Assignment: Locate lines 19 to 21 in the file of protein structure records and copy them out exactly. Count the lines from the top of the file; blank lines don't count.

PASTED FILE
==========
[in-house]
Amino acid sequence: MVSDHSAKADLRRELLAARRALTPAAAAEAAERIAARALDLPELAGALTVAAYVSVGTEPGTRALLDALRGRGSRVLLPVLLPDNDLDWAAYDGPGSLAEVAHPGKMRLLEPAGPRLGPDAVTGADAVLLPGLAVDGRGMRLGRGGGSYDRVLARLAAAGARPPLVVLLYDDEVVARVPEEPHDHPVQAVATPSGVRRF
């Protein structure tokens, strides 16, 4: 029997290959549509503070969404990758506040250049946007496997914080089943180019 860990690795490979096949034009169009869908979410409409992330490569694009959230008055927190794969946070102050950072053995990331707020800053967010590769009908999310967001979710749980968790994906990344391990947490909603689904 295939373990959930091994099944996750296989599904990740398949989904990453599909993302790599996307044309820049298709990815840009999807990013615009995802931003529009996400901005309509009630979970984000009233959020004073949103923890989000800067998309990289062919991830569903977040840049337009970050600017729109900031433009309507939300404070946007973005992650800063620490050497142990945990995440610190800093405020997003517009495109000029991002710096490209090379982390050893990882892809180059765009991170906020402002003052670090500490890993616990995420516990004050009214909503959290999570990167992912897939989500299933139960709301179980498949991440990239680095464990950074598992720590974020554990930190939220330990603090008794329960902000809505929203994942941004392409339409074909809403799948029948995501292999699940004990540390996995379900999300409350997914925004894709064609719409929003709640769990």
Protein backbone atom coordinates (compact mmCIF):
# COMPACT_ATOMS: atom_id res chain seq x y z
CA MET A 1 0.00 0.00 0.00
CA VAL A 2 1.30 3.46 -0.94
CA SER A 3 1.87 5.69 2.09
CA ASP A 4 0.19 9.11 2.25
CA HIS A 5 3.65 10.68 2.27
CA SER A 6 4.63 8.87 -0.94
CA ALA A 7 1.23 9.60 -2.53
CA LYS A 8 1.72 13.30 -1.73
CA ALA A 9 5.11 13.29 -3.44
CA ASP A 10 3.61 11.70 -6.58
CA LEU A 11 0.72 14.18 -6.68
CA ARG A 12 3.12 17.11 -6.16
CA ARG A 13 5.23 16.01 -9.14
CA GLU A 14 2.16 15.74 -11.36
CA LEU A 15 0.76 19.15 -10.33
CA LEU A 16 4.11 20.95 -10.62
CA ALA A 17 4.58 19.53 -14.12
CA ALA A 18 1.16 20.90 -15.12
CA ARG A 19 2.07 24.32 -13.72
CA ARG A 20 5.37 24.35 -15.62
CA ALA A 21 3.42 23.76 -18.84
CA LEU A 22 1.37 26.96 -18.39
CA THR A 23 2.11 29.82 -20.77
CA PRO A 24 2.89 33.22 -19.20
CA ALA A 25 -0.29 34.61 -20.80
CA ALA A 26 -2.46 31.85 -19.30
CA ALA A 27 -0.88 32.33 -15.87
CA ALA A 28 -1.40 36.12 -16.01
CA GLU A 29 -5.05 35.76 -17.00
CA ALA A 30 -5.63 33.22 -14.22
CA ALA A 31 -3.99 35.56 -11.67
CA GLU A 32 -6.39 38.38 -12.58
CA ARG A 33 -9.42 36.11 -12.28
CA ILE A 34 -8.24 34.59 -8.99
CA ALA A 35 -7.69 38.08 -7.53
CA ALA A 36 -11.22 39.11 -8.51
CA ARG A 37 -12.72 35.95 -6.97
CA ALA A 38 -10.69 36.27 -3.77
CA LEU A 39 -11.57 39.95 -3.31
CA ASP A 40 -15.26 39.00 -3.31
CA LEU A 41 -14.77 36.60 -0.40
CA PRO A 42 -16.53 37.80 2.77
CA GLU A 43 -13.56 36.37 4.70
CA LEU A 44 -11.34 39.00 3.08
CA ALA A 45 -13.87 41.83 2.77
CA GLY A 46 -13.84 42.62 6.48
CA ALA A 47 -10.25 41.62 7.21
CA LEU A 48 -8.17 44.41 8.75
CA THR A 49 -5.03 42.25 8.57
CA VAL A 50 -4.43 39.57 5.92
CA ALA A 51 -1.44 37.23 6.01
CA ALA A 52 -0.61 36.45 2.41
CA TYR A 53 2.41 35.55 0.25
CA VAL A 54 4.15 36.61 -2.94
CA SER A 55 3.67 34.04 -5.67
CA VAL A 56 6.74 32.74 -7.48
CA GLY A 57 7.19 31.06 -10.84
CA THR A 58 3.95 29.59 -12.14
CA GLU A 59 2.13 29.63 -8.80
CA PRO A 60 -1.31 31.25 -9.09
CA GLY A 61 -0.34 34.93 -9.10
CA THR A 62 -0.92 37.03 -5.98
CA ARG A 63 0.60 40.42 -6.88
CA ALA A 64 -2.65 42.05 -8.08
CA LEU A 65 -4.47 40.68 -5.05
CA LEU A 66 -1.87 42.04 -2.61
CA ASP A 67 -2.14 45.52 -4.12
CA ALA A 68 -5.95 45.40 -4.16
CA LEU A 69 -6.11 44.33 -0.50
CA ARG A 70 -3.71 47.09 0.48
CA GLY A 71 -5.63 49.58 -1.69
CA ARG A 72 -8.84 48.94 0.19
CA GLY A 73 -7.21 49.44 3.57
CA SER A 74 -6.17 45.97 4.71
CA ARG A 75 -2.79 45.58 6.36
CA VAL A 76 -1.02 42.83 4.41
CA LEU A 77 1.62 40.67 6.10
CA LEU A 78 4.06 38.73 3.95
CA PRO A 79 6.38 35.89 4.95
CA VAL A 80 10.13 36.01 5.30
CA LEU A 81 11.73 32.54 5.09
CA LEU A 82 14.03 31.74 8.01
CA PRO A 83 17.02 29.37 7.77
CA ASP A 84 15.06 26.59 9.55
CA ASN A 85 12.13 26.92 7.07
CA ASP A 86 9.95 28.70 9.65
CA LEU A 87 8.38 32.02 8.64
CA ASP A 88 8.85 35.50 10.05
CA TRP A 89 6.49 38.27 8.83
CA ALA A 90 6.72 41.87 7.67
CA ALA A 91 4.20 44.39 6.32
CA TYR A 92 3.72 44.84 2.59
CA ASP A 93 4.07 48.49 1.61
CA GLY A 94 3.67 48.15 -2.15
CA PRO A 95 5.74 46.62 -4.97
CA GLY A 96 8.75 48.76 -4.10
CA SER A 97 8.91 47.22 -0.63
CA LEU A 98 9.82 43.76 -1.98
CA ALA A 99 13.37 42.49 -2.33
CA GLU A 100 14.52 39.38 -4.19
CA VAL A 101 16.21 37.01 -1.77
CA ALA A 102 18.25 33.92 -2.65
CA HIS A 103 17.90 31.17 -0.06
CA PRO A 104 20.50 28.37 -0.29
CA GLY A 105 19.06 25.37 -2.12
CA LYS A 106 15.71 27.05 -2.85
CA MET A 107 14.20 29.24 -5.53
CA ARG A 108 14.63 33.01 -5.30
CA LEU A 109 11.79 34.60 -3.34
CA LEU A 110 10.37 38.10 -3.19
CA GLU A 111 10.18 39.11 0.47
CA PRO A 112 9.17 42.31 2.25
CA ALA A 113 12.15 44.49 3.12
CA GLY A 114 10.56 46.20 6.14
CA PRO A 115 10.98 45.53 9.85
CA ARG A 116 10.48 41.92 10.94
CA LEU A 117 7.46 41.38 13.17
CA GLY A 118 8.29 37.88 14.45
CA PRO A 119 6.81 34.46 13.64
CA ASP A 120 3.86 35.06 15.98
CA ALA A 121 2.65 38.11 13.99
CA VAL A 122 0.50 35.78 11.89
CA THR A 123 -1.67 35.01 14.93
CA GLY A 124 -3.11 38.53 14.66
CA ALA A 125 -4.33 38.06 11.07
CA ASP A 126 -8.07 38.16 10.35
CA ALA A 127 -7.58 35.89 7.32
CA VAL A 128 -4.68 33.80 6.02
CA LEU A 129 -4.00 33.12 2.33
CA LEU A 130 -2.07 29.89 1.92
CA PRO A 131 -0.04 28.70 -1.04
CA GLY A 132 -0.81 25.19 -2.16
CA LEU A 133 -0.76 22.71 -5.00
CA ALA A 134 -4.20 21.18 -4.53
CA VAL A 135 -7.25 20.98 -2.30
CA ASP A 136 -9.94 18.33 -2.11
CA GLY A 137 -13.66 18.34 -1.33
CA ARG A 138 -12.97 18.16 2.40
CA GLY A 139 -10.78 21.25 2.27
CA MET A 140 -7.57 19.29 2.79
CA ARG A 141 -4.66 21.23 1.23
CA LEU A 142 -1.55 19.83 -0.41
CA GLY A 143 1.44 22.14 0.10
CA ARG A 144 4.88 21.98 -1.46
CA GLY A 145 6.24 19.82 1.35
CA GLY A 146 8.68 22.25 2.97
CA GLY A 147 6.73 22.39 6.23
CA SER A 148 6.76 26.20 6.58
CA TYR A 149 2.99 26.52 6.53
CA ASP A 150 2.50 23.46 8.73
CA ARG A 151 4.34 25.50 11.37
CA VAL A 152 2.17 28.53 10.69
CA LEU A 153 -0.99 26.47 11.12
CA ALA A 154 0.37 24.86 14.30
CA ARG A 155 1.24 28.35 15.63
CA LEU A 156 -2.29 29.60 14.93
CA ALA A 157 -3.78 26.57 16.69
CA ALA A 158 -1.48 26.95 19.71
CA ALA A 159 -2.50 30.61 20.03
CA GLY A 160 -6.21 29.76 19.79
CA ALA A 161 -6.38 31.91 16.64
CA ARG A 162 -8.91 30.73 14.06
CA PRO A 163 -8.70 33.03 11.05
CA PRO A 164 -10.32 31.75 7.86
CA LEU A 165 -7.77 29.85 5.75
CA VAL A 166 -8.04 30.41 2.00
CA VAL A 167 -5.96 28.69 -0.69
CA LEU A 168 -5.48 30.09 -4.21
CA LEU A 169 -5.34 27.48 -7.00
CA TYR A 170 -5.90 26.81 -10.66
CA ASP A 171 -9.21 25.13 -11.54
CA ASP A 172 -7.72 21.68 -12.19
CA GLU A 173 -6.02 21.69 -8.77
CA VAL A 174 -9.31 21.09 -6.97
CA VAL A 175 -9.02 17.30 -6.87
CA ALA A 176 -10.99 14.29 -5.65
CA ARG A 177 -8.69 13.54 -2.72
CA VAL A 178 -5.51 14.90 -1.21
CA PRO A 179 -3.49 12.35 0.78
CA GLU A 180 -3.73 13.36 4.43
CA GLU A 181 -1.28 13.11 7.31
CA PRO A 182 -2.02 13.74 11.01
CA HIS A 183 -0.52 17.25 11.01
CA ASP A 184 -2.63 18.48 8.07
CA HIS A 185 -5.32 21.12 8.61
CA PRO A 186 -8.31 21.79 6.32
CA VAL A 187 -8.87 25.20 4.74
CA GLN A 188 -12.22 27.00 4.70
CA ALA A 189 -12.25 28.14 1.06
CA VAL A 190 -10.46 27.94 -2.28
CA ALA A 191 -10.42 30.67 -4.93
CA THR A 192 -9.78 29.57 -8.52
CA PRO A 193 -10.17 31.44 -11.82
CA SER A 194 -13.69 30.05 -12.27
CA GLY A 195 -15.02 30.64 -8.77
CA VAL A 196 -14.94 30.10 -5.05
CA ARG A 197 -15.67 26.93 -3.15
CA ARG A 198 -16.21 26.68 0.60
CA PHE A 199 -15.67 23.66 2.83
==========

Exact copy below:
CA GLU A 14 2.16 15.74 -11.36
CA LEU A 15 0.76 19.15 -10.33
CA LEU A 16 4.11 20.95 -10.62